August 6, 2014 —
PORT JERVIS, NY — Mayor Kelly B. Decker had a tough message—but also words of hope—to the city residents in the recent town meeting. He said, “Our revenues are down as people are not paying their taxes and other fees, as well as our county sales tax share is down by an extreme number. That reduces our revenues, while our expenses stay the same. I have met with our department of public works and our police, and I want to assure people that they are staying well within their budget, right on their target; but we are going to come out with a deficit, unless something drastically changes with the county tax share.”
He continued, “We are trying to stay within the tax cap of 2%; the city has come close to that. I have indicated that I want to stay below that cap.”
The state has started a program to cut taxes in which, if a town stays within the 2% cap this year and next year, and also comes to an agreement with a municipality nearby to share services, there will be rebates to the citizens—of an unknown amount.
“Of course citizens want that rebate check,” Decker acknowledged, vowing to make every effort to stay within the 2%, while saying the rebate amount is unknown. He continued, “If not, it will mean major cuts, causing major problems—[unless we can] think of alternative ways to bring in revenue.”
Decker explained all the things city taxes are used for. “Police and fire departments, public works, parks, recreation, senior programs, garbage, sewer and water are all funded from your taxes.” He continued, “It’s paying for personnel. It’s getting things done, getting you fresh water like the clarifier in the infiltration plant that’s still being paid for, fire trucks, police protection, parks, beautification of the city—the value you get from your tax is extremely high.”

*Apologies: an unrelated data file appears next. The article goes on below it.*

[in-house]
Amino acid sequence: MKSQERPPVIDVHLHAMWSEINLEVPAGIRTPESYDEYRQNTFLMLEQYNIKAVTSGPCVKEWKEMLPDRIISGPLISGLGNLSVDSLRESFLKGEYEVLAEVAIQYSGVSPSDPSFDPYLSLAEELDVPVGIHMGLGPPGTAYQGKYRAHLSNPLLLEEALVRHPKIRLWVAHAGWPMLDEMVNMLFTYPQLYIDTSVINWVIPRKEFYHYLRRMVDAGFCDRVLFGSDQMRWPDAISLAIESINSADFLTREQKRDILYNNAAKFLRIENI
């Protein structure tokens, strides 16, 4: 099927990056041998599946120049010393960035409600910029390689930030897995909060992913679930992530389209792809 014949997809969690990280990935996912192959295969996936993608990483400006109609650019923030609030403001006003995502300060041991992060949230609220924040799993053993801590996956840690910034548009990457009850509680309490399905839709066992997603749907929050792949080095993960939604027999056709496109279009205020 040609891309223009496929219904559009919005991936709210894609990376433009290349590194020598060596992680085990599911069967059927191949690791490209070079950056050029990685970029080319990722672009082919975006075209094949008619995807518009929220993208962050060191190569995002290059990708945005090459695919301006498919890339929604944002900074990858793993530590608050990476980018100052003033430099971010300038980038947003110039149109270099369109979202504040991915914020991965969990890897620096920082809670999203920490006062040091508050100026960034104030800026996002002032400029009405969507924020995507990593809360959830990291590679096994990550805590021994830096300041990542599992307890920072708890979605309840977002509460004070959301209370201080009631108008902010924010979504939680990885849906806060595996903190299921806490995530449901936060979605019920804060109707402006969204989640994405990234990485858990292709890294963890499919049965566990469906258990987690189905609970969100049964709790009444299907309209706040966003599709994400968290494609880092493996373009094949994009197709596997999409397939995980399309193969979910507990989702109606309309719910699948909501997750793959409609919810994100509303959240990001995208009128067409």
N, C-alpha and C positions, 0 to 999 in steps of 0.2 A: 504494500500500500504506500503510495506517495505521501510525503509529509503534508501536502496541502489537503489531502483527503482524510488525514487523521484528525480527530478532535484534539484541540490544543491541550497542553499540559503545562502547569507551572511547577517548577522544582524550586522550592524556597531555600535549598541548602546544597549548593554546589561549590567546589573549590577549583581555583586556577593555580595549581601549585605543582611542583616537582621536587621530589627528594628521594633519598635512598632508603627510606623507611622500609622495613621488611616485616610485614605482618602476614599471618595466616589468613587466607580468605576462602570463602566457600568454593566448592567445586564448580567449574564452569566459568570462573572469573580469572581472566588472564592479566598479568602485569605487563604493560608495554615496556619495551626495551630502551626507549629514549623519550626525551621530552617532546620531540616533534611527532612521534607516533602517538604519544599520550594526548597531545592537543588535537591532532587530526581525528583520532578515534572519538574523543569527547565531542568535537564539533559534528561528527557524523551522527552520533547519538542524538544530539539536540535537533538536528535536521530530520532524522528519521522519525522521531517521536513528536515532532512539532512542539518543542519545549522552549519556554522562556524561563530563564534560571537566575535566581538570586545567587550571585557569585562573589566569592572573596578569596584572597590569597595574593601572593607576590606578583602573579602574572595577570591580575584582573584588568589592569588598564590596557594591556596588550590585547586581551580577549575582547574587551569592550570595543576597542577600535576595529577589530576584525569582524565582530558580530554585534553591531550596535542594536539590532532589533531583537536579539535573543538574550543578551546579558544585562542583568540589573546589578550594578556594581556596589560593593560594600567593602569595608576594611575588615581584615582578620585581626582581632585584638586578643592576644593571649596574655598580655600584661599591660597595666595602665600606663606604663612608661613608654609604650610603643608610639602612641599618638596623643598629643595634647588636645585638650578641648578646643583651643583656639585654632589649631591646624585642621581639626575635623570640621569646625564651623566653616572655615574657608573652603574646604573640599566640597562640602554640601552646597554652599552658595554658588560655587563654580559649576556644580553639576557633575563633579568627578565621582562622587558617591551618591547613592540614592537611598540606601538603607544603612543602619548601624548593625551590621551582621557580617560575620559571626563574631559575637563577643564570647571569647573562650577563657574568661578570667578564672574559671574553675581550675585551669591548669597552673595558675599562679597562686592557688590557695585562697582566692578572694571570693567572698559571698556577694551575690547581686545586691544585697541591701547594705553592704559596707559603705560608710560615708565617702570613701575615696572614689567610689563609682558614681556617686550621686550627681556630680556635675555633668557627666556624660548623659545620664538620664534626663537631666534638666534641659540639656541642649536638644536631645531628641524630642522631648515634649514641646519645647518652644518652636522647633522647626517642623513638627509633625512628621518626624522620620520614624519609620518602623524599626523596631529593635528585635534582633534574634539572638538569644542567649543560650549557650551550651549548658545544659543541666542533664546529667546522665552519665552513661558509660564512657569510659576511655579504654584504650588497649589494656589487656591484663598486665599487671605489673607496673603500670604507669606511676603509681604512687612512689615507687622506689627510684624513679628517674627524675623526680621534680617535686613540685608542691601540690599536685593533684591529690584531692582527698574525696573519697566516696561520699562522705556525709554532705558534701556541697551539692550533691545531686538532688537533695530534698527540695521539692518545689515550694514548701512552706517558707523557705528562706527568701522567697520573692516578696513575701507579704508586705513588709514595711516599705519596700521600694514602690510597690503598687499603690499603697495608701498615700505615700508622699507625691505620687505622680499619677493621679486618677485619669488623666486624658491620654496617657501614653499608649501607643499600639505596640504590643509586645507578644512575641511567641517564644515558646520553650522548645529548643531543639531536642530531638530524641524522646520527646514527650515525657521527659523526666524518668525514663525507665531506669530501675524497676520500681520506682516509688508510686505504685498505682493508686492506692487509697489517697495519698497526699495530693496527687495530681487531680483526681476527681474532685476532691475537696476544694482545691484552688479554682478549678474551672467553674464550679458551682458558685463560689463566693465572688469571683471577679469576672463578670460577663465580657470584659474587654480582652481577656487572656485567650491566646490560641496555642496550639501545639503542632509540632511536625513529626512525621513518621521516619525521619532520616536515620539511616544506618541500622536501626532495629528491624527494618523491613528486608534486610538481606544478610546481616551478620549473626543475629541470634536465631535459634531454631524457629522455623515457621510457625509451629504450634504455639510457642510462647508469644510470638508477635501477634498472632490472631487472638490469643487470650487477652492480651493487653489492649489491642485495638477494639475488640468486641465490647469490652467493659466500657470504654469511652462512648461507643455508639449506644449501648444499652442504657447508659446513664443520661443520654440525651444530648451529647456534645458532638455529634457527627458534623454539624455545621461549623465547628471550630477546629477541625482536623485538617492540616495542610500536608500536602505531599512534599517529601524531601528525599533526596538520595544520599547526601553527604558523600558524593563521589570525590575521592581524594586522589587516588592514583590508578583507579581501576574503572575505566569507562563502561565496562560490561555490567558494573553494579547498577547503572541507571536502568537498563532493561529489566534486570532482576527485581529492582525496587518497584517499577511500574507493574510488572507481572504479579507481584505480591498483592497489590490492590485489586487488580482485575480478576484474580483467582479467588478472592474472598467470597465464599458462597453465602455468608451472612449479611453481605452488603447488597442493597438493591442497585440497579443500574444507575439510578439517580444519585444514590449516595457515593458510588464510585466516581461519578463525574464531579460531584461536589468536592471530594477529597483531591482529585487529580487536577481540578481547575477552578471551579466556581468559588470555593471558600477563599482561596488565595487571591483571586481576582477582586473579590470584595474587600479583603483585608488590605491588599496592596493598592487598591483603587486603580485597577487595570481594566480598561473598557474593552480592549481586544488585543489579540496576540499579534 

Decker said he doesn’t want to cut personnel or programs, and is for raising more revenue instead.
One way is to start to charge for sewer and garbage separately, he said. They are now included in the tax bill. Another charge the city is considering is adding a fine to nuisance calls to the police or fire departments.
“We would do this if it’s abuse,” he said. Decker said the emergency services get between four and five nuisance calls per month from about six buildings in town.
“If somebody plays music loud, and the department gets called the fourth time when they have already been there and issued tickets, now you have a fee added on to the total,” he explained. The calls are considered a false alarm.
Another, innovative way to raise revenue for the city that Decker is considering is to hold the mortgage for the properties the city acquires from tax sales.
“We now auction them off, but we want people to live in them. We can hold the mortgage for, say, a young couple at a very, very low interest, say 3.5%, and they can live there and pay off their mortgage. It’s good for the city. We’re acting kind of like a banker,” he said.
Decker is also considering converting city-owned buildings for services that would generate perpetual revenue. Among the buildings is the Wells Building on Orchard Street that used to be Candy Warehouse.
“I have people interested in buying it at the moment, but if that won’t go through, we are considering renting it out with a long-term lease.” He declined to give the names of the prospective buyers.
Among other, longer-term plans to bring revenue to the city is the proposed Whitewater Park and the associated development of the area behind the old railway station. Decker proposes to convert it into a parking area for the park and the new shopping area planned nearby, hopefully financed by donations and corporate monies.
“If we end up using taxpayer dollars to pay for it, it will have to go to a referendum,” Decker acknowledged.